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Thomas Broderick

How to Get a 23 Score on the ACT

Hello again, Magoosh readers. If you’re contemplating your future, and I assume you are because you’re reading this article, you’re probably wondering what ACT score you should aim for.


In this article I’ll be giving my patented advice on how to get a 23 score on the ACT. Why 23? Well, for those of you planning to attend community college or a state college/university, a 23 score will all but assure that your post-high school dreams come true.

What is a 23 score on the ACT?

To earn a 23 score on the ACT, you need to achieve certain raw scores in each of the four subject tests: English, Mathematics, Reading, and Science. Below are the minimum number of questions you need to answer correctly to earn a composite score of 23.

  • English: 54/75
  • Mathematics: 36/60
  • Reading: 25/40
  • Science: 28/40

Fortunately for you, if you score higher one or more of the tests, it’s okay to do a little bit worse on another test. That being said, take some comfort in the fact that you have a lot of wiggle room to reach your goal.

So how should I study for the ACT?

Though some of the following advice is tailor-made to earn a 23, everyone’s ACT study plan should have the same starting line:

Take a full-length, timed ACT practice test.

After you get done, immediately score your test. Let’s say, for example, that these are your raw scores:

  • English: 62/75
  • Mathematics: 30/60
  • Reading: 28/40
  • Science: 22/40

Okay, first thing to take away is that you are better than the minimum score required in English and Reading. For the time being, set aside those two parts of the ACT.

For the Math and Science tests, it’s time to review the missed questions. If your practice test came from a book, the answer key will usually provide the content topic(s) that each question represents. It’s time to make a list of all the Math and Science topics that stumped you.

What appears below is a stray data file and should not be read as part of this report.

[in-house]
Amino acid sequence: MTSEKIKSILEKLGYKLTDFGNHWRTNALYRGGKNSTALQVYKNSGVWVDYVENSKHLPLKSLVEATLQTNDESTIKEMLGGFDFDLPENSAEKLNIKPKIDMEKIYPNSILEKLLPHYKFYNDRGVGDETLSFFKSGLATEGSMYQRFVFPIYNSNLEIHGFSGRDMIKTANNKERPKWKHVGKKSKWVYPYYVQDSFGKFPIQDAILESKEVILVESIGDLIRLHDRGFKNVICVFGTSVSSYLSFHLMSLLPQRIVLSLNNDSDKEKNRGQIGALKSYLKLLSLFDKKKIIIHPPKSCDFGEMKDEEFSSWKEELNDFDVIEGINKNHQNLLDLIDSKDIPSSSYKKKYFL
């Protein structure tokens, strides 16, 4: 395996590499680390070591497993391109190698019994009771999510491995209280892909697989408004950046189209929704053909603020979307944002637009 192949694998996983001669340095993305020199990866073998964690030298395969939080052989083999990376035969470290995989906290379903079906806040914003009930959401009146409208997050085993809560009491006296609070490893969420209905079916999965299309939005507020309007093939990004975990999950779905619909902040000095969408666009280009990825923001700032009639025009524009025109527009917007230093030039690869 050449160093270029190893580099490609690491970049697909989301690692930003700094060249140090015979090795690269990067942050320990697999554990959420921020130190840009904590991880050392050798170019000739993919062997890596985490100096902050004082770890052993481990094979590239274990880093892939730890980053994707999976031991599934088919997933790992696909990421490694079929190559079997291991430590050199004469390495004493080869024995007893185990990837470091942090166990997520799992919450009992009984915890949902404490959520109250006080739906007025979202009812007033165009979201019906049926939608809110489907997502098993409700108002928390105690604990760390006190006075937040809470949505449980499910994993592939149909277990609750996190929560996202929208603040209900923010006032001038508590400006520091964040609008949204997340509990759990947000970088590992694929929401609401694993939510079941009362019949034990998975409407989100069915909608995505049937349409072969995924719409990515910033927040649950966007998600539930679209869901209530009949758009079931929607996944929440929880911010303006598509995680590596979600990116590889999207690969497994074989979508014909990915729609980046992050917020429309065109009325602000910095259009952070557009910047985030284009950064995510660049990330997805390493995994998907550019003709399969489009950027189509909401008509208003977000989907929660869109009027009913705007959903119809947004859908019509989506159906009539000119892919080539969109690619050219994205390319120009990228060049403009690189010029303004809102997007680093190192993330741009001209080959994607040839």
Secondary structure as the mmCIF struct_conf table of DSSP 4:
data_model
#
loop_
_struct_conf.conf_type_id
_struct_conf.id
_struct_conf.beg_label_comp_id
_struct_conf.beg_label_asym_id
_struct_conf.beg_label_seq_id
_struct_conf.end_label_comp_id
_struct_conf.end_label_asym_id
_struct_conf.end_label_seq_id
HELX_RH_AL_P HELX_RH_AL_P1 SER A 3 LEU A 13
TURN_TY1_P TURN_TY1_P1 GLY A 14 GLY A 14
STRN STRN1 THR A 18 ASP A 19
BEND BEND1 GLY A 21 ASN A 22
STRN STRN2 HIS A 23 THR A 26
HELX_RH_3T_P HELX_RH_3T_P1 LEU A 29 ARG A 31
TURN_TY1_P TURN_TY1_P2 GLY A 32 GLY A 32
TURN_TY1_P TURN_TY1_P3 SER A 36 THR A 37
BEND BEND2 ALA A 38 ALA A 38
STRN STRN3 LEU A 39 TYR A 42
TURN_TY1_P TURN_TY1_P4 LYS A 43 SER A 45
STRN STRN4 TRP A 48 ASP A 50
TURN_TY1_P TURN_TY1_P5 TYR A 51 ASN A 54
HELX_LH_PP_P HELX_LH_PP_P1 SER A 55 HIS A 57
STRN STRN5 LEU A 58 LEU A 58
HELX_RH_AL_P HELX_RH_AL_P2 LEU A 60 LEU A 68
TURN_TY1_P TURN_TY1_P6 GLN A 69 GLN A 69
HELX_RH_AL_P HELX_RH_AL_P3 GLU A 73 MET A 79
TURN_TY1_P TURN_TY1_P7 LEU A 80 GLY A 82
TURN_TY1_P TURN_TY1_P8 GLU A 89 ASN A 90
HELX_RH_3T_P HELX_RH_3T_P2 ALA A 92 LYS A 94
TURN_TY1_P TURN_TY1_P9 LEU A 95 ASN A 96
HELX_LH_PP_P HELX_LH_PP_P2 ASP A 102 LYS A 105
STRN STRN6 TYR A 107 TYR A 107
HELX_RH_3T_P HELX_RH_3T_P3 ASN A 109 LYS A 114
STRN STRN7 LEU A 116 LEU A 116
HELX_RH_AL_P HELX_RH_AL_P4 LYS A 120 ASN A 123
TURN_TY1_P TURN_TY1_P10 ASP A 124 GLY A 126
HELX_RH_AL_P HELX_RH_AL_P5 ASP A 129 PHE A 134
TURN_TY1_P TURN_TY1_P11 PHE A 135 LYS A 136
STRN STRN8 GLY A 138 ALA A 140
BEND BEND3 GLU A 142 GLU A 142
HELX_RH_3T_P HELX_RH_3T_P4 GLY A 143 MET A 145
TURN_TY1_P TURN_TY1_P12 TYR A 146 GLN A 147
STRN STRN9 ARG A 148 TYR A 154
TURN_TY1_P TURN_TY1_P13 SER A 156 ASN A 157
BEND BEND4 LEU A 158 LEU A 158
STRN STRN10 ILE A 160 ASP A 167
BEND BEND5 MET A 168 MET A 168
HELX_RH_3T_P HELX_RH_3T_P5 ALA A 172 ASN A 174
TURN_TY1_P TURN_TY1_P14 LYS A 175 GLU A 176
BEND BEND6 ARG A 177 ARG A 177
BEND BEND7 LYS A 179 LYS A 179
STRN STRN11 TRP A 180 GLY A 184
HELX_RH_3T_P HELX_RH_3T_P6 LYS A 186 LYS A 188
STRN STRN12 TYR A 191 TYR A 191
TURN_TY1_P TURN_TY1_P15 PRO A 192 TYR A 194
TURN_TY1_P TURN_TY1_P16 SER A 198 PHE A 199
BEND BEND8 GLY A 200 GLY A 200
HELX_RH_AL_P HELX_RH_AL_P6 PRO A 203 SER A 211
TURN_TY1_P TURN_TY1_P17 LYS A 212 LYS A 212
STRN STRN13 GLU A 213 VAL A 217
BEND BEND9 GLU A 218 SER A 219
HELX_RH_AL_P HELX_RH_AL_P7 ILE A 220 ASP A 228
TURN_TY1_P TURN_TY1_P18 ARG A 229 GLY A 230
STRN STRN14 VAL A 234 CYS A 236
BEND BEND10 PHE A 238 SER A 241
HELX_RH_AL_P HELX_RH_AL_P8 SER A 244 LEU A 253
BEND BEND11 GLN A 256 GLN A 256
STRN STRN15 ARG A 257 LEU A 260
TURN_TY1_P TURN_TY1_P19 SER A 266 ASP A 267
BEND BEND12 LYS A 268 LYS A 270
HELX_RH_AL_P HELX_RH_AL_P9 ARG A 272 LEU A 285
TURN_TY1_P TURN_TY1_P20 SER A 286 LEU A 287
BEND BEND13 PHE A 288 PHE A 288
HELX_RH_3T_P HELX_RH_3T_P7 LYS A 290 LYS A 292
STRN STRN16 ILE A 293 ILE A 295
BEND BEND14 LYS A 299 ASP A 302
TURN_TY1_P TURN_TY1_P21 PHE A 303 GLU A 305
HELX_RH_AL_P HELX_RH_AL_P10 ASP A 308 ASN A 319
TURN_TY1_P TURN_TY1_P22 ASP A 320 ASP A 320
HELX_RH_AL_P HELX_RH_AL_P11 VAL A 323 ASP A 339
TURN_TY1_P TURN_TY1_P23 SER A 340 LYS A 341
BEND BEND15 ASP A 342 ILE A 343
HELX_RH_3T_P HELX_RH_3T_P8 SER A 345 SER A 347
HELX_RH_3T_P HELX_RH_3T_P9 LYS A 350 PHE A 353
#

To earn a 23 score on the ACT, review these topics either by yourself or with the help of a tutor/teacher. It’s not necessary to master every topic; your goal is to raise your score just above the minimum cutoff I discussed earlier. Also, if you have time in your study plan, review the topics that you missed on your English and Reading tests. After all, every right answer will count towards your goal.

As you work through your ACT study plan, I also recommend taking two additional full-length practice tests, one halfway through your study plan, and one roughly a week before the ACT. These two tests will help you track your improvement, or let you know if your study plan isn’t working.

Final Thoughts

Before you jump into the deep end with the ACT, be sure to check out Magoosh’s Three Month ACT Study Schedule. It has a lot of good tips that will help you make the most of your study time.

Finally, a 23 score on the ACT may not be the highest peak to climb in the ACT world, but it is a respectable summit nonetheless. Best of luck in your ACT mountaineering endeavors!

About Thomas Broderick

Thomas spent four years teaching high school English, social studies, and ACT preparation in Middle Tennessee. Now living in Northern California, he is excited to share his knowledge and experience with Magoosh's readers. In his spare time Thomas enjoys writing short fiction and hiking in the Sonoma foothills.

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